The coronavirus has caused death and destruction worldwide. The epidemic has ravaged the corporate world along with the toll on human life, causing financial chaos for businesses and industries.
Like other businesses, the sale of mobile phones has also been hit hard by the pandemic. Sales of mobile phones increase around the two Eids every year. But this time, due to the epidemic, a large portion of the target will not be sold, officials of various companies are expressing fears.
Between 2020 and 2024 the global smartphone market has the potential to rise by more than 64 million units. APAC led the market in 2019 with its high population, rising disposable incomes and growing telecommunications infrastructure, and will continue to do so over the next several years. The industry, however, faces disruption from both the supply chain and consumer demand in the short term.
Many smartphone manufacturers have facilities in China and rely on the country to supply parts, as a result of the coronavirus pandemic, they faced delays. Additionally, demand for smartphones is declining as people save money for important items, or buy computers and tablets to work and research from home.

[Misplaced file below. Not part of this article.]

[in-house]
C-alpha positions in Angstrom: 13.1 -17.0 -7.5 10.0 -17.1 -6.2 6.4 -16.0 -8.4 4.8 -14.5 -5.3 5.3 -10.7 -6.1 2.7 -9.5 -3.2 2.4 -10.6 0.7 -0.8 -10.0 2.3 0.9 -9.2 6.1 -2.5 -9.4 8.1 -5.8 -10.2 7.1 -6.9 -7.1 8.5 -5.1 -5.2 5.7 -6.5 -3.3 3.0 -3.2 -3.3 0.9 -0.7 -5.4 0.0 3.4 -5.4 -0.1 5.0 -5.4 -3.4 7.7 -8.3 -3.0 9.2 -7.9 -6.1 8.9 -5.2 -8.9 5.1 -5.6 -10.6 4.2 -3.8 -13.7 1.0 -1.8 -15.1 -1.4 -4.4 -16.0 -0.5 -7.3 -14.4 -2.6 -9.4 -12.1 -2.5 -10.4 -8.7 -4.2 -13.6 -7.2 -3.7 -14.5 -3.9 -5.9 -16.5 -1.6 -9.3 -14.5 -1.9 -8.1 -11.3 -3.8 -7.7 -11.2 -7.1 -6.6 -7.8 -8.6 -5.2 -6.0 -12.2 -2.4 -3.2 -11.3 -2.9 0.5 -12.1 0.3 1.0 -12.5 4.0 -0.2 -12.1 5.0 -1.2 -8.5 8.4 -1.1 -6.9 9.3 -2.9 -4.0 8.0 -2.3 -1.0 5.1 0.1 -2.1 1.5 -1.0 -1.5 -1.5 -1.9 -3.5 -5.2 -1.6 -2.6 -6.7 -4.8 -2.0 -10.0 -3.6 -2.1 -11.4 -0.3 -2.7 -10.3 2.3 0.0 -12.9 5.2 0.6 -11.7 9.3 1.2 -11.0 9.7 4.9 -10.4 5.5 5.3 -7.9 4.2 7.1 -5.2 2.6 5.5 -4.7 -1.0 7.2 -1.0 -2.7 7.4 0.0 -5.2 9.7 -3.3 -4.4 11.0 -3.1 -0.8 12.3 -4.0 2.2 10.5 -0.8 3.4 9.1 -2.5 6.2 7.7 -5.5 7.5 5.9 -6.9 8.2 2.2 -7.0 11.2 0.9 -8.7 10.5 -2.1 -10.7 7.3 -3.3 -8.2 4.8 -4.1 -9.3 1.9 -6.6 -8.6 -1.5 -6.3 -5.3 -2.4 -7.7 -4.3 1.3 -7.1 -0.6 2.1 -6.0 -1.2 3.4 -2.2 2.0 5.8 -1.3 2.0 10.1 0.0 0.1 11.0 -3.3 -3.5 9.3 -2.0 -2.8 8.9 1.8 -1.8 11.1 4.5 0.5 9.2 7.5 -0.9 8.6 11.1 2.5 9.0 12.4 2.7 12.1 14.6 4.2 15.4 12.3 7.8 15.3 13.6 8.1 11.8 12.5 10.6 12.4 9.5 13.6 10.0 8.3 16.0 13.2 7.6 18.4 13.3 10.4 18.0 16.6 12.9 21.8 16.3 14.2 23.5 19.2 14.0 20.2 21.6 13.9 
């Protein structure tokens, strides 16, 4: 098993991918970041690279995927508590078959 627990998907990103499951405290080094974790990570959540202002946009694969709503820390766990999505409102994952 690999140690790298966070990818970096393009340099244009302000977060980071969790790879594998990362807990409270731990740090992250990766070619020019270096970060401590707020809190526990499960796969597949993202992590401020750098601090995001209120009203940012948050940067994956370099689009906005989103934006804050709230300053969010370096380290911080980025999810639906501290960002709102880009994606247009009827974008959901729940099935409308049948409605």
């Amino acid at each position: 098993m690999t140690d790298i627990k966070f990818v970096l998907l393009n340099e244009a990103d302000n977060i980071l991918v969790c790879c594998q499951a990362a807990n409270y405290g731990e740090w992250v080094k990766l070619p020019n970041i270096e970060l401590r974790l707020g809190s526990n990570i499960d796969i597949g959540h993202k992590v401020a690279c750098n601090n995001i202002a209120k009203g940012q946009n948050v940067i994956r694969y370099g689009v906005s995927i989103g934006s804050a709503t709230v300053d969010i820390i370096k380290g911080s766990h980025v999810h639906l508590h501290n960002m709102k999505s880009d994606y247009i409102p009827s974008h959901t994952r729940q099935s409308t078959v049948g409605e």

Speaking of local sales, Asifur Rahman, Head of Mobile of Walton says, "Walton mobile has halted their entire sales and production of mobile phone and other gadgets the moment government imposed the lockdown on 26th March. Therefore, our sales percentage has dropped around 60%- 70% in comparison to our first quarter (January- March). If we look at specific numbers, in the first quarter we have sold around 12 lakhs units but from April 26th to May 20 we have sold 2 lakhs and 20 thousand units only. So, the loss is pretty evident. Apart from that, we have a lot of raw materials stored in our inventory which if waited long enough may not be of any use. To keep the production running, we need certain materials and instruments that we import from other countries which we also cannot get due to the global lockdown."
Rezwanul Hoque, Director of Bangladesh Mobile Phone Importers Association and CEO of Transsion Bangladesh paints a similar picture. He says "In April, 40%-50% of our sales have decreased due to the sudden lockdown. During Eid every year, our sales increase by 30% every time, but this year this is not possible. We can only hope to bounce back by next year."
In the wake of the Covid-19 pandemic, smartphone use has shifted significantly, with users all over the world spending much of their time at home. Video calling has increased as users try to keep in touch with friends, family, and colleagues; and mobile gaming and video watching have risen as people search for ways to stay busy. In fact, the coronavirus quarantine has spurred some demand for smartphones as replacement items by people forced into remote work.
Yet despite the financial crisis impacting everyone, many customers and companies now see new smartphones as a luxury, delaying their purchases, a research firm according to Canalys. Weak business results, redundancies for employees, and furloughs for workers have created anxiety and uncertainty.